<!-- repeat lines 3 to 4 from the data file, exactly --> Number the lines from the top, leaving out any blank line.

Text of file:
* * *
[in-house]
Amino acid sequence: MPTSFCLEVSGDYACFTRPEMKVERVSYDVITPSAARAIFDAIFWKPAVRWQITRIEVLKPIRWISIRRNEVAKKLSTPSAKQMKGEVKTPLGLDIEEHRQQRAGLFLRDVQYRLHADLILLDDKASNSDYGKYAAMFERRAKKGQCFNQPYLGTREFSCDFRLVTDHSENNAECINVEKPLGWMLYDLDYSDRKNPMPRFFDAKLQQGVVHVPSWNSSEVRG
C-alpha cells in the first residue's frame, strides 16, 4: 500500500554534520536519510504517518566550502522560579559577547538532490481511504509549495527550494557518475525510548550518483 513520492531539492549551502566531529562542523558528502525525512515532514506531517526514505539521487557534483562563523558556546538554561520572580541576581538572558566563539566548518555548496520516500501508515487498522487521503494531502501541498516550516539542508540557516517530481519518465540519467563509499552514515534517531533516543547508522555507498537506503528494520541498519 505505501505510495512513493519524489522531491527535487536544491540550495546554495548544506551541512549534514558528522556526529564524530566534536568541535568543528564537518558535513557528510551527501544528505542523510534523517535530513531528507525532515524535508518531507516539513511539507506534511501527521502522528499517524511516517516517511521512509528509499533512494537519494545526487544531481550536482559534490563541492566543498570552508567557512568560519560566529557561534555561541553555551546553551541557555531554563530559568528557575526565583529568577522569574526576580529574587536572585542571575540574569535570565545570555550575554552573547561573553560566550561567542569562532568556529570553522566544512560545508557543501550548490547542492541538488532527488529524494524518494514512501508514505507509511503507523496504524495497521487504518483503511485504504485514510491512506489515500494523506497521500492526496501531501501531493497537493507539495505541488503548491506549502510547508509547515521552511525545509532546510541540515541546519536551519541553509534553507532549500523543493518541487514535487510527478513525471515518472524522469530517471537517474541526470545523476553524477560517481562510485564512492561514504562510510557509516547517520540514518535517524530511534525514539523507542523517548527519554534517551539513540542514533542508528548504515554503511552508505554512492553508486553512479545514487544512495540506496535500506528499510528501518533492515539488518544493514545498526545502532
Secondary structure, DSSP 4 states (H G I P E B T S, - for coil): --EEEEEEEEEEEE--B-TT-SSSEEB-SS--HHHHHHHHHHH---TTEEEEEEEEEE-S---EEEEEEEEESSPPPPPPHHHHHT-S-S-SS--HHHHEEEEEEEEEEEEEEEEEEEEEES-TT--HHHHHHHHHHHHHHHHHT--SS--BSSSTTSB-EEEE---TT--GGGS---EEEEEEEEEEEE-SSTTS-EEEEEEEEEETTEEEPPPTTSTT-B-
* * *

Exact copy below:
C-alpha cells in the first residue's frame, strides 16, 4: 500500500554534520536519510504517518566550502522560579559577547538532490481511504509549495527550494557518475525510548550518483 513520492531539492549551502566531529562542523558528502525525512515532514506531517526514505539521487557534483562563523558556546538554561520572580541576581538572558566563539566548518555548496520516500501508515487498522487521503494531502501541498516550516539542508540557516517530481519518465540519467563509499552514515534517531533516543547508522555507498537506503528494520541498519 505505501505510495512513493519524489522531491527535487536544491540550495546554495548544506551541512549534514558528522556526529564524530566534536568541535568543528564537518558535513557528510551527501544528505542523510534523517535530513531528507525532515524535508518531507516539513511539507506534511501527521502522528499517524511516517516517511521512509528509499533512494537519494545526487544531481550536482559534490563541492566543498570552508567557512568560519560566529557561534555561541553555551546553551541557555531554563530559568528557575526565583529568577522569574526576580529574587536572585542571575540574569535570565545570555550575554552573547561573553560566550561567542569562532568556529570553522566544512560545508557543501550548490547542492541538488532527488529524494524518494514512501508514505507509511503507523496504524495497521487504518483503511485504504485514510491512506489515500494523506497521500492526496501531501501531493497537493507539495505541488503548491506549502510547508509547515521552511525545509532546510541540515541546519536551519541553509534553507532549500523543493518541487514535487510527478513525471515518472524522469530517471537517474541526470545523476553524477560517481562510485564512492561514504562510510557509516547517520540514518535517524530511534525514539523507542523517548527519554534517551539513540542514533542508528548504515554503511552508505554512492553508486553512479545514487544512495540506496535500506528499510528501518533492515539488518544493514545498526545502532
Secondary structure, DSSP 4 states (H G I P E B T S, - for coil): --EEEEEEEEEEEE--B-TT-SSSEEB-SS--HHHHHHHHHHH---TTEEEEEEEEEE-S---EEEEEEEEESSPPPPPPHHHHHT-S-S-SS--HHHHEEEEEEEEEEEEEEEEEEEEEES-TT--HHHHHHHHHHHHHHHHHT--SS--BSSSTTSB-EEEE---TT--GGGS---EEEEEEEEEEEE-SSTTS-EEEEEEEEEETTEEEPPPTTSTT-B-